Search Menu

Contents

Problems for Position, Velocity, and Acceleration as Vectors

Problems for Position, Velocity, and Acceleration as Vectors

Problems for Position, Velocity, and Acceleration as Vectors

Problems for Position, Velocity, and Acceleration as Vectors

Problems for Position, Velocity, and Acceleration as Vectors

Problems for Position, Velocity, and Acceleration as Vectors

Problem : Find the derivative of the vector-valued function,

f(x) = (3x 2 +2x + 23, 2x 3 +4x, x -5 +2x 2 + 12)

We take the derivative of a vector-valued function coordinate by coordinate:

f'(x) = (6x + 2, 6x 2 +4, -5x -4 + 4x)

Problem : The motion of a creature in three dimensions can be described by the following equations for position in the x -, y -, and z -directions.


x(t) = 3t 2 + 5  
y(t) = - t 2 + 3t - 2  
z(t) = 2t + 1  

Find the magnitudes** of the acceleration, velocity, and position vectors at times t = 0 , t = 2 , and t = - 2 .

The first order of business is to write the above equations in vector form. Because they are all (at most quadratic) polynomials in t , we can write them together as:

x(t) = (3, -1, 0)t 2 + (0, 3, 2)t + (5, - 2, 1)

We are now in a position to compute the velocity and acceleration functions. Using the rules established in this section we find that,


v(t) = 2(3, - 1, 0)t + (0, 3, 2) = (6, - 2, 0)t + (0, 3, 2)  
a(t) = (6, - 2, 0)  

Notice that the acceleration function a(t) is constant; therefore the magnitude (and direction!) of the acceleration vector will be the same at all times:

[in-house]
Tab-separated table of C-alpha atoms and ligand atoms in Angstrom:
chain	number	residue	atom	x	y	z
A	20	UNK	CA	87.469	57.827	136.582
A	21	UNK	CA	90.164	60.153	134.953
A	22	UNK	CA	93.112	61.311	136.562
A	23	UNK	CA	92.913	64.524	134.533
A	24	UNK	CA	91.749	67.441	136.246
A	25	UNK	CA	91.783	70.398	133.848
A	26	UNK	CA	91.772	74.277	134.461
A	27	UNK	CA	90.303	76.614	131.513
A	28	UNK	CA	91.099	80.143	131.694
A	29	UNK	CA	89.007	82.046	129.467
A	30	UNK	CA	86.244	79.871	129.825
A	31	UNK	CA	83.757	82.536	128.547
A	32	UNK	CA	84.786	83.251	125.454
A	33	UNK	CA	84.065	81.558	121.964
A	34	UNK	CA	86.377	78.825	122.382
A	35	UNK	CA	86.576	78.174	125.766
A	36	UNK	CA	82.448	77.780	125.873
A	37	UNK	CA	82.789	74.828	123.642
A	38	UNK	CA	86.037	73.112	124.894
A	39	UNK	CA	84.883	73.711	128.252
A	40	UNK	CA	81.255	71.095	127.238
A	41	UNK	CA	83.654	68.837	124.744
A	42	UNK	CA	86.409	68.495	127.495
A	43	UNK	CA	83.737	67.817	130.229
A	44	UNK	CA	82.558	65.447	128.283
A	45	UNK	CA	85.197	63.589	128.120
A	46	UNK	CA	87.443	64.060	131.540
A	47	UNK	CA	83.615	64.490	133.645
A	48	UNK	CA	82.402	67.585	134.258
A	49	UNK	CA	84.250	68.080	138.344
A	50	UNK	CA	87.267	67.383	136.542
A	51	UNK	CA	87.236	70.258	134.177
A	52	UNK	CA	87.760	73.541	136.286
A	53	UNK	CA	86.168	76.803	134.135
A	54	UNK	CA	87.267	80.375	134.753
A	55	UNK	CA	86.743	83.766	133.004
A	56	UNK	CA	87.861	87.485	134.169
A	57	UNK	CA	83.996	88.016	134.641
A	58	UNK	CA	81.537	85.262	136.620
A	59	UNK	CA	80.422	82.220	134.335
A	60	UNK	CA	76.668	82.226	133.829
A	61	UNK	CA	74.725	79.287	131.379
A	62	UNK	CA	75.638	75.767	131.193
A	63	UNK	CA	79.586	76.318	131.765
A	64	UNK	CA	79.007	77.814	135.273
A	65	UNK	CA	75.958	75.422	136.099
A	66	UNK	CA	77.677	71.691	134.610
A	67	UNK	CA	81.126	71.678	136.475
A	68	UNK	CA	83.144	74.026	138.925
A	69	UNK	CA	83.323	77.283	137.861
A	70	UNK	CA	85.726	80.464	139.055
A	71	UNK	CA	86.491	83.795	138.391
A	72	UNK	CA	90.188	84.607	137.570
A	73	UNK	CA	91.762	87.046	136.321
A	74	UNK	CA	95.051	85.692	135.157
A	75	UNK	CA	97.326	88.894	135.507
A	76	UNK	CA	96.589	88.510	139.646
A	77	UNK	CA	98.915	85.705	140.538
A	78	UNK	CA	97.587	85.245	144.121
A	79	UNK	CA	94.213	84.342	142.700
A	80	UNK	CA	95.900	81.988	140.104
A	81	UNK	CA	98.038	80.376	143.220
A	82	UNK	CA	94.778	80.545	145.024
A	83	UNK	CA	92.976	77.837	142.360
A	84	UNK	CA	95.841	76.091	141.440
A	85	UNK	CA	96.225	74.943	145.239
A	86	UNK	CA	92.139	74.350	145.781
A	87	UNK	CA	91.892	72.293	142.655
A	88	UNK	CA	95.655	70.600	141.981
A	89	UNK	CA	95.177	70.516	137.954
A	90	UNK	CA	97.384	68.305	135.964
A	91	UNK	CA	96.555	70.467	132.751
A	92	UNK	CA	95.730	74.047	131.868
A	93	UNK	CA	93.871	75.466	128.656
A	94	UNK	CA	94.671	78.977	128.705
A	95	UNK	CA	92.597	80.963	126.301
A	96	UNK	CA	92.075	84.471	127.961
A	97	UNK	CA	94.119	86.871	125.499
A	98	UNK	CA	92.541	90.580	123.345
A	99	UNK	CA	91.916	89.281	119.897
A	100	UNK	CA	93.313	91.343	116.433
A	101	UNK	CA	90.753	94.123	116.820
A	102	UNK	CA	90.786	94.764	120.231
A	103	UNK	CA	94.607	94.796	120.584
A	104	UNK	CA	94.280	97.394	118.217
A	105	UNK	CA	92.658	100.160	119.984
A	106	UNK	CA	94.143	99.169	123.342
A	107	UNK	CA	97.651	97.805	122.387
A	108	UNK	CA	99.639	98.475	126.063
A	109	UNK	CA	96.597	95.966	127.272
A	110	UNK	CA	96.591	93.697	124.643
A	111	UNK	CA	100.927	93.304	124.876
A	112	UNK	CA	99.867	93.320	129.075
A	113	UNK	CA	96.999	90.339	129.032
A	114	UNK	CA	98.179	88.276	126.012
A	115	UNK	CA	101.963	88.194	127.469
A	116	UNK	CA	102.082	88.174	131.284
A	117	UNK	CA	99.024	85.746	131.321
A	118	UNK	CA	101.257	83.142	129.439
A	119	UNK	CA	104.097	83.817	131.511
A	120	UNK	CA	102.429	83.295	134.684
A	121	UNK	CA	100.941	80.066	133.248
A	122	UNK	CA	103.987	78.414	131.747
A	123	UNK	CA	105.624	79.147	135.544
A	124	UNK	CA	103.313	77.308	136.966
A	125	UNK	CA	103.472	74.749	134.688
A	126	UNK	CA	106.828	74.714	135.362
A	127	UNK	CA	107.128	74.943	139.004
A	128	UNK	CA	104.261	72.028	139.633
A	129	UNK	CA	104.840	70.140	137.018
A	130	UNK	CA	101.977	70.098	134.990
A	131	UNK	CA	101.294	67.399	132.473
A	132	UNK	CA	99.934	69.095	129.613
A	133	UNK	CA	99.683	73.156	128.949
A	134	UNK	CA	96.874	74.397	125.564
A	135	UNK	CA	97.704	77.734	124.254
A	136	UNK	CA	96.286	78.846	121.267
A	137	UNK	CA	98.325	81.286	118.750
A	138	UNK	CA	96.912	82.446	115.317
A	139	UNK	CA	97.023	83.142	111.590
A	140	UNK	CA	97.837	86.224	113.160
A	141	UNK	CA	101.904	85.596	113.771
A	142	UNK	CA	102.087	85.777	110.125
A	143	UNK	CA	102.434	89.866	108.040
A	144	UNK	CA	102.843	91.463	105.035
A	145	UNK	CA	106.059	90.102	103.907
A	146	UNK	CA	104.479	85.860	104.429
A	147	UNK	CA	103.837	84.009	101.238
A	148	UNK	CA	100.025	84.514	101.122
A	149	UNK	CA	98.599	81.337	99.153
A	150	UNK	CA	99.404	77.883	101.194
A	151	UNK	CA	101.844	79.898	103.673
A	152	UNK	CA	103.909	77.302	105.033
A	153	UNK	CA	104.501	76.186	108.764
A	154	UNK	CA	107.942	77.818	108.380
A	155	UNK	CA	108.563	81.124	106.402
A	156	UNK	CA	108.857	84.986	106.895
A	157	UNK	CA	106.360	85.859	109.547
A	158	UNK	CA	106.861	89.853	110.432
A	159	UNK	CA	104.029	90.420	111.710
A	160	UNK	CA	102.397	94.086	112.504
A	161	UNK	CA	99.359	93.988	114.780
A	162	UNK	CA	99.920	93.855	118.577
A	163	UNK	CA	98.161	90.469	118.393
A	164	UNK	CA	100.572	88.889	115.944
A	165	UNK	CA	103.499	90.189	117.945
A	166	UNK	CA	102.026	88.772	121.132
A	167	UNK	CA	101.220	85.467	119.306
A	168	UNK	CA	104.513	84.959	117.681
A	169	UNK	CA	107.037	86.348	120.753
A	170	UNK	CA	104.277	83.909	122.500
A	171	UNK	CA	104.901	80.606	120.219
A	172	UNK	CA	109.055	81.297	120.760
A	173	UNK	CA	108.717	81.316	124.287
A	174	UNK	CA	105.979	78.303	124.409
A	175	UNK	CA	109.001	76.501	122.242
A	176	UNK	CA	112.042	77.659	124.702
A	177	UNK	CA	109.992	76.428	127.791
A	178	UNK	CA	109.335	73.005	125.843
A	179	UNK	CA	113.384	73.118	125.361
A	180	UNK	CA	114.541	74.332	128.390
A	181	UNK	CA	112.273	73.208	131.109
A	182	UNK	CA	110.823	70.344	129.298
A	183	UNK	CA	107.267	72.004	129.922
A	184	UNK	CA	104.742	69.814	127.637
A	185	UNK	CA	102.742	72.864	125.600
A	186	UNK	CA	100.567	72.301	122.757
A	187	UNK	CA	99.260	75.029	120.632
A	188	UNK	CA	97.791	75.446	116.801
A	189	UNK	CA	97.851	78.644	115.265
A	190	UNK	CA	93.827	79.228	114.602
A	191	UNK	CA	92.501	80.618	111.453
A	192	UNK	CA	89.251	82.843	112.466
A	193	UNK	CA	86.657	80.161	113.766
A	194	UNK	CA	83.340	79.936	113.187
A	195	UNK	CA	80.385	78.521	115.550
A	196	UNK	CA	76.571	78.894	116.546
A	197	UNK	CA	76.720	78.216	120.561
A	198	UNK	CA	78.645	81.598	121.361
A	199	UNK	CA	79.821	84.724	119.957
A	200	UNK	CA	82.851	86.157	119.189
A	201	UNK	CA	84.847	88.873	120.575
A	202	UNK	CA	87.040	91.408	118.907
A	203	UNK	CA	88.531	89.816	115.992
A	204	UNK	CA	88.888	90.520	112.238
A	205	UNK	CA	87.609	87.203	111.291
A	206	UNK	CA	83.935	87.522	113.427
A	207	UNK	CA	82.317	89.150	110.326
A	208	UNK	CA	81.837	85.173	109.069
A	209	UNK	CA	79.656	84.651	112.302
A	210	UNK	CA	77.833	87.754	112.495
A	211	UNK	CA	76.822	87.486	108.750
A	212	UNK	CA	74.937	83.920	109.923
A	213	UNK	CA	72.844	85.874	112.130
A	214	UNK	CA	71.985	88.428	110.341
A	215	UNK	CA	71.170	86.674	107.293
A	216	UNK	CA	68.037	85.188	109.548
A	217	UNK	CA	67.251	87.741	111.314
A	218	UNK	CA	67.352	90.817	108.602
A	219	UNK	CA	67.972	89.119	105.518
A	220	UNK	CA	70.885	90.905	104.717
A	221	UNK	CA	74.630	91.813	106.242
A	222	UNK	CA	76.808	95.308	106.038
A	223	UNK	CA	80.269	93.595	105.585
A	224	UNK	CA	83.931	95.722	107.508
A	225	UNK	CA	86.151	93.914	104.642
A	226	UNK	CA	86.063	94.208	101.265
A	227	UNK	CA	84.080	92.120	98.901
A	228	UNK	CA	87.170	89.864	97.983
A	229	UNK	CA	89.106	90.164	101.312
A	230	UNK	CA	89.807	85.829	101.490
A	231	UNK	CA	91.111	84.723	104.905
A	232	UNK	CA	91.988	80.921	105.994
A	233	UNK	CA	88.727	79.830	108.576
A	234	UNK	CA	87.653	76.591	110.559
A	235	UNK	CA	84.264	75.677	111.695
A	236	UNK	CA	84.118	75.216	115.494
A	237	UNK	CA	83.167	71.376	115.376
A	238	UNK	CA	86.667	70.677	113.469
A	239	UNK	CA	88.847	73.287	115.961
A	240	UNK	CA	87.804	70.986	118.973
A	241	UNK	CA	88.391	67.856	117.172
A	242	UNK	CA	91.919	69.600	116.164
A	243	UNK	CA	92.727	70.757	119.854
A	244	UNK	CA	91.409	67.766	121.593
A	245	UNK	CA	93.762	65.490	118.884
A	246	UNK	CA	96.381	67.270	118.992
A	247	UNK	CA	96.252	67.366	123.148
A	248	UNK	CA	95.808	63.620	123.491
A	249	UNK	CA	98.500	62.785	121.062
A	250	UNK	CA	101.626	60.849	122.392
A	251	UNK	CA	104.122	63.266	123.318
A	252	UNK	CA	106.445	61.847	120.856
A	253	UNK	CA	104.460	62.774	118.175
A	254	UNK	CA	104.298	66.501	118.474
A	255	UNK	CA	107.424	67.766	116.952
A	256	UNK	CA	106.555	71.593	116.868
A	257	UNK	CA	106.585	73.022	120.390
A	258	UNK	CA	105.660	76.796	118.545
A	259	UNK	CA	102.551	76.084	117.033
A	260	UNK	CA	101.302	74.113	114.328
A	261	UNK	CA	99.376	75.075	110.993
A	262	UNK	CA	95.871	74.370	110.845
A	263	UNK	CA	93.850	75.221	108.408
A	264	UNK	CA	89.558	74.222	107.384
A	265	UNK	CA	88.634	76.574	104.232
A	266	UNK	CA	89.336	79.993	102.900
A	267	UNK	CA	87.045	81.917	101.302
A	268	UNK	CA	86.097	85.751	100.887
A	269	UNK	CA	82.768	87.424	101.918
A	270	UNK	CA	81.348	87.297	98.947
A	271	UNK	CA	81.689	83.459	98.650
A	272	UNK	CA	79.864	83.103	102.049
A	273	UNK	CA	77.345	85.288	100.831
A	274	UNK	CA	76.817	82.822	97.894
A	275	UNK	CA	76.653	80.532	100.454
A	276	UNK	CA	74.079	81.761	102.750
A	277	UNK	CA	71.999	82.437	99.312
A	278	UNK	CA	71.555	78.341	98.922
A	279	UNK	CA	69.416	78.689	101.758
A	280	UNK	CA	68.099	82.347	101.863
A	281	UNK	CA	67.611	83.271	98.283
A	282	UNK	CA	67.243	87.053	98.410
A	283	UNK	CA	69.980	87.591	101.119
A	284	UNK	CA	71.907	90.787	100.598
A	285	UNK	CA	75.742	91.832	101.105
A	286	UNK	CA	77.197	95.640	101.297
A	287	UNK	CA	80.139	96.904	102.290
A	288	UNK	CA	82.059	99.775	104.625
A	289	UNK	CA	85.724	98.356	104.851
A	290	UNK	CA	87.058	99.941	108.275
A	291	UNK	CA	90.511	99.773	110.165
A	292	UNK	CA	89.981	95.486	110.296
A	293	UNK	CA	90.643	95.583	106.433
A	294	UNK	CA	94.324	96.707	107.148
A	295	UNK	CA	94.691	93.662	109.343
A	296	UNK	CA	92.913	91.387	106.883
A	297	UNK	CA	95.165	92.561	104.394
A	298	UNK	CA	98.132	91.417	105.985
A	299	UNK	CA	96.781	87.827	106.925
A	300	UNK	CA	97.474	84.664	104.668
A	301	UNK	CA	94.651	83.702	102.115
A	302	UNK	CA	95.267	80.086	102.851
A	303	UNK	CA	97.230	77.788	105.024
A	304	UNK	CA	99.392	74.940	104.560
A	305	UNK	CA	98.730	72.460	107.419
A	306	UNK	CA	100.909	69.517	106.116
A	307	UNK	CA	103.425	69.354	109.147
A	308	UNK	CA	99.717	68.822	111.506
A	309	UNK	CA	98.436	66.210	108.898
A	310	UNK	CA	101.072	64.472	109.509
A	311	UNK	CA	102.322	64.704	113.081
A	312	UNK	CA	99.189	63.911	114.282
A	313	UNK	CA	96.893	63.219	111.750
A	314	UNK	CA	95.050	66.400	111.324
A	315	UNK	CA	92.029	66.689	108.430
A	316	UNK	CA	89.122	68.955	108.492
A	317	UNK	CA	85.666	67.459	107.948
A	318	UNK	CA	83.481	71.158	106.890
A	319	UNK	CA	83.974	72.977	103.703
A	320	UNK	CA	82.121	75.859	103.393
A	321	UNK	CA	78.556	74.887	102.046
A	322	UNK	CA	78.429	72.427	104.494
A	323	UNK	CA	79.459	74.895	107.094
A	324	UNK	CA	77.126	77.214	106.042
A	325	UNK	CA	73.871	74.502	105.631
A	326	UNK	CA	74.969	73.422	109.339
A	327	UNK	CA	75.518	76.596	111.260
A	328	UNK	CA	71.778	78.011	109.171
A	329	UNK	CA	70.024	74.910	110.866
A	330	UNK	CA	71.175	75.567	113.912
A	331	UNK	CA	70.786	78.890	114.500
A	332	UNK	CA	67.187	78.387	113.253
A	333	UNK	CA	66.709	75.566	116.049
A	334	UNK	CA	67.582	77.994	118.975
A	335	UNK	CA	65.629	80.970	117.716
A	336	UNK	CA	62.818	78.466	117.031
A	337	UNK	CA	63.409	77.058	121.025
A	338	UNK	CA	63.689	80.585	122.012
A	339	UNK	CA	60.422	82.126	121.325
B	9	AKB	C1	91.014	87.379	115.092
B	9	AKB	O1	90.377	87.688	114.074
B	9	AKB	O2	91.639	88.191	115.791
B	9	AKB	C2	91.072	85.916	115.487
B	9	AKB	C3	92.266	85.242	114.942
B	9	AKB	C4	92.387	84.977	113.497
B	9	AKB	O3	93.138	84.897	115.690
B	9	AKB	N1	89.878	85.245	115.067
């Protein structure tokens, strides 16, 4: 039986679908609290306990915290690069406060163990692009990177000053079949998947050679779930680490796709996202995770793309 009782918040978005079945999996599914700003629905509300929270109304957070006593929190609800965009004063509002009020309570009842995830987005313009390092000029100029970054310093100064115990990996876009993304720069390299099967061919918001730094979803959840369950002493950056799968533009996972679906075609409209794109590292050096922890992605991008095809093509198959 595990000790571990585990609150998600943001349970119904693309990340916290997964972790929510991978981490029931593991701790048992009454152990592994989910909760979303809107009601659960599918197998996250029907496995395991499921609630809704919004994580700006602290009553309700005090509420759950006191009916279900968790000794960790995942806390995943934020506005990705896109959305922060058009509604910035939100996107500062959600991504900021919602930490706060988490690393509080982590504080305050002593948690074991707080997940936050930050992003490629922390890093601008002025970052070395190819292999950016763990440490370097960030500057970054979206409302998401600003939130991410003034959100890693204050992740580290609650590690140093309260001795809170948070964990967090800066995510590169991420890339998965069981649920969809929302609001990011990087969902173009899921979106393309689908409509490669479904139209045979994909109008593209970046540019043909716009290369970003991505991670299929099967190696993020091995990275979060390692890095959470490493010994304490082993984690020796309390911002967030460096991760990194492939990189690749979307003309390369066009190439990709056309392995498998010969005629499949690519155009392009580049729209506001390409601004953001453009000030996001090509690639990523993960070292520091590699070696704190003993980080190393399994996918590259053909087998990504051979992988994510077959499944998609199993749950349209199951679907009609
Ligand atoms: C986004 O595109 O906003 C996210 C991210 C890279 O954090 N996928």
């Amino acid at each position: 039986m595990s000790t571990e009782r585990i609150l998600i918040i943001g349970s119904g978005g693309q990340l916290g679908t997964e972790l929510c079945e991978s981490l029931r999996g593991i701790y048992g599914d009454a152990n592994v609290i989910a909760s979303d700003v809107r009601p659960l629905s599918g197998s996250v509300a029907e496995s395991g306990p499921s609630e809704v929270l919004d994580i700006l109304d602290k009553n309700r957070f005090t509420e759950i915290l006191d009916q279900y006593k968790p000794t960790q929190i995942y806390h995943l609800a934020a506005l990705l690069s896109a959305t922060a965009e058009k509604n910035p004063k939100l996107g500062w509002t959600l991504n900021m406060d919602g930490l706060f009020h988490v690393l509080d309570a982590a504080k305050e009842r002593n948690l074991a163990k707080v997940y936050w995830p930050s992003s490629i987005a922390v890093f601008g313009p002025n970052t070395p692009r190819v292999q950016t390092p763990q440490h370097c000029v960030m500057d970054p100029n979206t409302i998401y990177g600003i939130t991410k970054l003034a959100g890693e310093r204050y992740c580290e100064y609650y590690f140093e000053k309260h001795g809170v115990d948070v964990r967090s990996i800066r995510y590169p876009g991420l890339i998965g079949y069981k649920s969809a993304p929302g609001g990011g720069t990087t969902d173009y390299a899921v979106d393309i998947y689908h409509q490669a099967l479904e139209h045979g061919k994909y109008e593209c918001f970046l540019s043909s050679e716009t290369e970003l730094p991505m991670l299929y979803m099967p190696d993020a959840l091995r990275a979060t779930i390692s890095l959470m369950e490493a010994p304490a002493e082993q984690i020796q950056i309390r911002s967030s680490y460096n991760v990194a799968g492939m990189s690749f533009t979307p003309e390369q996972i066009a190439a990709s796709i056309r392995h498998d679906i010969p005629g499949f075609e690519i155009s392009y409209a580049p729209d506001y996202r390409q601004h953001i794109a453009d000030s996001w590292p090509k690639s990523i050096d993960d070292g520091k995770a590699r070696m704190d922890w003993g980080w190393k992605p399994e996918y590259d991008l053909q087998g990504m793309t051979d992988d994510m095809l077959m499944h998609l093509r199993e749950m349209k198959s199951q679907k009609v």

|a| = |(6, -2, 0)| = = 2

All that's left now is to compute the magnitudes of the position and velocity vectors at times t = 0, 2, - 2 :
  • At t = 0 , |x(0)| = |(5, -2, 1)| = , and |v(0)| = |(0, 3, 2)| =
  • At t = 2 , |x(2)| = |(17, 0, 5)| = , and |v(2)| = |(12, -1, 2)| =
  • At t = - 2 , |x(- 2)| = |(17, -12, -3)| = , and |v(- 2)| = |(- 12, 7, 2)| =
Notice that the magnitude of the creature's velocity (i.e. the speed at which the creature is traveling) is high at t = - 2 , decreases considerably at t = 0 , and goes back up again at t = 2 , even though the acceleration is constant! This is because the acceleration is causing the creature to slow down and change direction--in the same way that a ball thrown upwards (which experiences constant acceleration due to the earth's gravity) slows down to zero-velocity as it reaches its maximum height, and then changes direction to fall back down.